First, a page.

Dombrowski moves to dismiss the Indictment as defective on the basis that it charges him only with trading while possessing inside information regarding Allscripts' financial results. He argues that instead the Indictment must allege that he used this information or that the information caused him to trade as he did. In support of this argument, Dombrowski cites cases that discuss the standard of proof that the Government must satisfy at trial. See United States v. O'Hagan, 521 U.S. 642, 652, 117 S.Ct. 2199, 138 L.Ed.2d 724 (1997); S.E.C. v. Lipson, 278 F.3d 656, 670 (7th Cir. 2002); United States v. Anderson, 533 F.3d 623, 630 (8th Cir. 2008); United States v. Smith, 155 F.3d 1051, 1066 (9th Cir. 1998); S.E.C. v. Adler, 137 F.3d 1325, 1337 (11th Cir. 1998). These cases support the proposition that, in order to convict a defendant of insider trading, the Government must prove that the defendant traded on the basis of inside information. However, none of these cases stands for the proposition that an insider trading indictment must explicitly allege that a defendant used inside information in order to satisfy the requirements of the Constitution or the Federal Rules of Criminal Procedure. In fact, Dombrowski does not cite any relevant authority outlining the Government's burden in drafting the Indictment.[2]

Rule 10b-5 provides:

It shall be unlawful for any person... by the use of any means or instrumentality of interstate commerce... or of any facility of any national securities exchange, (a) To employ any device, scheme, or artifice to defraud,
in connection with the purchase or sale of any security.

17 C.F.R. § 240.10b-5. The Indictment sets out the elements of a violation of the Rule 10b-5 by alleging that in April of 2012, Dombrowski "willfully used and employed, in connection with the purchase of a security, a manipulative and deceptive device and contrivance." Doc. 2 ¶ 2. Individuals may violate Rule 10b-5 a few different ways. "Under the traditional' or classical theory' of insider trading liability, § 10(b) and Rule 10b-5 are violated when a corporate insider trades in the securities of his corporation on the basis of material, nonpublic information." O'Hagan, 521 U.S. at 651-52. While Dombrowski cites to Smith and Adler in support of his argument that the Indictment must specifically allege that he used the inside information in making his trades as opposed to knowingly possessing that information, those cases were decided before the SEC's promulgation of Rule 10b5-1 in 2000, which specifically provides the definition for "on the basis of" in insider trading cases. S.E.C. v. Moshayedi, 2013 U.S. Dist. LEXIS 143624 *43-44 (C.D. Cal. September 23, 2013). Rule 10b5-1's "awareness" or "knowing possession" standard is an agency determination that is entitled to deference under Chevron U.S.A., Inc. v. Natural Res. Dec. Council, Inc., 467 U.S. 837, 843-44 (1984). Thus, the Court declines to find that the Government must specifically allege in the Indictment use of the inside information when the SEC has determined that the proper standard is awareness.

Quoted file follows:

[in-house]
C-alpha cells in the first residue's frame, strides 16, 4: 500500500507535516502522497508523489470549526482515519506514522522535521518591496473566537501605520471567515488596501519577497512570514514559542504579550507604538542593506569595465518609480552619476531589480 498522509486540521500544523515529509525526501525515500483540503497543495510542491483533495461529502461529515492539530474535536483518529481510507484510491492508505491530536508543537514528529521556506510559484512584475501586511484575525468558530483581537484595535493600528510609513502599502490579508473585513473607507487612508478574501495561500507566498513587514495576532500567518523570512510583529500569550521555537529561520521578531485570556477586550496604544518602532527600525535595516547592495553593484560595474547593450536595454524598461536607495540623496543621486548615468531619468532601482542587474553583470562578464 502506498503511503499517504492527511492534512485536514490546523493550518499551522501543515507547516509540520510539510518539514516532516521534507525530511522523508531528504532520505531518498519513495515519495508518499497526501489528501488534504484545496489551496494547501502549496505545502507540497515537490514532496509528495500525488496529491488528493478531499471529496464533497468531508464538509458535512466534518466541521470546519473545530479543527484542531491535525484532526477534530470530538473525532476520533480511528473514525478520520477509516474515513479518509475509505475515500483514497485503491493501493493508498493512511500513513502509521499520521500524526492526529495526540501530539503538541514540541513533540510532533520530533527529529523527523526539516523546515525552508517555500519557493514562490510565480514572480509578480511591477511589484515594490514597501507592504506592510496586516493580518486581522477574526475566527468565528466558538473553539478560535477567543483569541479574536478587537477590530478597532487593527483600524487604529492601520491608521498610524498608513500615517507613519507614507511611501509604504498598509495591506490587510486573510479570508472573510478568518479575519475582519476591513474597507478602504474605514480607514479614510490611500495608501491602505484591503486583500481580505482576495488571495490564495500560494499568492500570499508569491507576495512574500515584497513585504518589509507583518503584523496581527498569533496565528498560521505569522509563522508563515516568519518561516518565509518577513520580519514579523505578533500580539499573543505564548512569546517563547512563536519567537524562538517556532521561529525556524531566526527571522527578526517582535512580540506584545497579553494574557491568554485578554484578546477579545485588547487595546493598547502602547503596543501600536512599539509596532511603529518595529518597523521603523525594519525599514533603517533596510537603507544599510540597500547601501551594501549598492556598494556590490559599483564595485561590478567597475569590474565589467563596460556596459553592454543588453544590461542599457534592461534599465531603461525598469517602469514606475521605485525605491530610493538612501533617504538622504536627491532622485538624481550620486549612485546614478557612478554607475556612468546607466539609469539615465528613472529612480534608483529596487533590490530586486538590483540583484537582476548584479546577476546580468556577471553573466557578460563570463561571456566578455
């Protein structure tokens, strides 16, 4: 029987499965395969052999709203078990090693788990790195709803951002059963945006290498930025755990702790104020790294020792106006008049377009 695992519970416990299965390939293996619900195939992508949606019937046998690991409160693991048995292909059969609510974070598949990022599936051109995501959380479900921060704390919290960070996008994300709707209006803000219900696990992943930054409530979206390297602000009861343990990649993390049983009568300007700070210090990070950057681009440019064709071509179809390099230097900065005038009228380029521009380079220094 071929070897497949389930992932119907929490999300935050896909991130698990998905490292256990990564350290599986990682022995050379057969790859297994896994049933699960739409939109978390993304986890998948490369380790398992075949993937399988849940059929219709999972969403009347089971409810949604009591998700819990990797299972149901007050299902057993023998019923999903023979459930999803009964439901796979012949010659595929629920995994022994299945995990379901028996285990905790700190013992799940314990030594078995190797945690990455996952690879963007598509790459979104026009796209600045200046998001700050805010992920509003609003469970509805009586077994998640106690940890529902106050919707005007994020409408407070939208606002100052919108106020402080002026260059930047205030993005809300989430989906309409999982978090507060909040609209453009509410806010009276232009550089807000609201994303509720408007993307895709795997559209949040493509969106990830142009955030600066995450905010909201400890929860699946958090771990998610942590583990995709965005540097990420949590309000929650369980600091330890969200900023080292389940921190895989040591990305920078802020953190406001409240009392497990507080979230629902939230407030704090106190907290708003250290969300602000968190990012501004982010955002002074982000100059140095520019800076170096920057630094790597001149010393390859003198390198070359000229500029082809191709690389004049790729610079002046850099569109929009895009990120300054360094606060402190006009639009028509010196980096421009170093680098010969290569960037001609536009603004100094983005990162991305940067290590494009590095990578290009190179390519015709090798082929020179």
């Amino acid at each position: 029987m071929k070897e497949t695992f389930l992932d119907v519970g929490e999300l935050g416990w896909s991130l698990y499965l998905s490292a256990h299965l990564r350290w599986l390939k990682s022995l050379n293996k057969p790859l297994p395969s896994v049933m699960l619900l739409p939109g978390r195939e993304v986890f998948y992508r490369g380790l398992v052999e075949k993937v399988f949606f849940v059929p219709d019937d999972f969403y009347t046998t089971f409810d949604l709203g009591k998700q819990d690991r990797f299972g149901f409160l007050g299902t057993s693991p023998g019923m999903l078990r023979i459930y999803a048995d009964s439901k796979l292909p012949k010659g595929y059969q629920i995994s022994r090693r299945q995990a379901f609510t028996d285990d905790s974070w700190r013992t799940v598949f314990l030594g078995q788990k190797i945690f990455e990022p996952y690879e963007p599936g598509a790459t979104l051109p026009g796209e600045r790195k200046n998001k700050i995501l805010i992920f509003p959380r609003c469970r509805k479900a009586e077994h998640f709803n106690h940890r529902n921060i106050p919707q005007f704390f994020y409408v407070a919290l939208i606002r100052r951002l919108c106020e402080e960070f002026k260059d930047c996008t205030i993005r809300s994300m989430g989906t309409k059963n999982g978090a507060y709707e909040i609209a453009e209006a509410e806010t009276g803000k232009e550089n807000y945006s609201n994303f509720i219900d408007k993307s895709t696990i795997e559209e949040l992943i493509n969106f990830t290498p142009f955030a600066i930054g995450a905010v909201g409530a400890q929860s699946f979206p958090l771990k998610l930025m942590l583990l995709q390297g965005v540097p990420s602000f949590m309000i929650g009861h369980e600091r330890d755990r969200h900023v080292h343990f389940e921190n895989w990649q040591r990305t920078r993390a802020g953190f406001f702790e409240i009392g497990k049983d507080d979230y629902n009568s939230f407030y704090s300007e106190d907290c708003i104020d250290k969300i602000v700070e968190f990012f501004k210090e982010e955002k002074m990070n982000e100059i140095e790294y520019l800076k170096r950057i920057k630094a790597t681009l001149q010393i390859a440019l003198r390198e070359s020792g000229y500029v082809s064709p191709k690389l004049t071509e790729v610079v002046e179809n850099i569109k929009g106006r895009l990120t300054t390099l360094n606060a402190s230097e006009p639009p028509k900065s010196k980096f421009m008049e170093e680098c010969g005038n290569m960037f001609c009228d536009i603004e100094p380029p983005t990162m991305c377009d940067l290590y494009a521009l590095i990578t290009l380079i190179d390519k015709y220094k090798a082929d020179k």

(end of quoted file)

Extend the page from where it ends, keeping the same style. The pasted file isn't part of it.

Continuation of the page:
Additionally, the Indictment expands on the bare elements of a violation, alleging further that Dombrowski knew of non-public information material to Allscripts' stock price in April of 2012 and that he stealthily engaged in sixteen transactions in Allscripts stock between April 10 and 27, 2012. The Government alleges that each of these transactions was designed to, and ultimately did, net Dombrowski a profit when Allscripts announced its quarterly earnings on April 26, 2012. The Court finds that, in the context of the entire Indictment, its second paragraph "tracks the language of the statute[ ] in sufficient detail to leave no question of the nature of the charges." United States v. Ocampo, 890 F.2d 1363, 1373 (7th Cir. 1989); see also United States v. Rankin, 870 F.2d 109, 112 (3d Cir. 1989) (collecting cases for the proposition that indictments need not be any more specific than the corresponding statutory language so long as they sufficiently orient the defendant to the factual circumstances so as to allow him to prepare a defense and invoke double jeopardy).

Finally, given the Seventh Circuit's guidance in Agostino, Moore, and Smith, the Court finds that the Indictment is legally sufficient. The Indictment states the elements of the crime charged, informs Dombrowski of the nature of the charge so that he may prepare a defense, and enables him to plead any judgment in response to any future prosecution for the same offense. See Agostino, 132 F.3d at 1189. It is also possible for the Court to view the conduct alleged as constituting the crime charged. Moore, 563 F.3d at 586. When read practically and as a whole, Smith, 230 F.3d at 305, the Indictment sufficiently alleges that Dombrowski violated each element of Rule 10b-5 so as to withstand a motion to dismiss.


For the above stated reasons, Dombrowski's motion to dismiss the Indictment [17] is denied.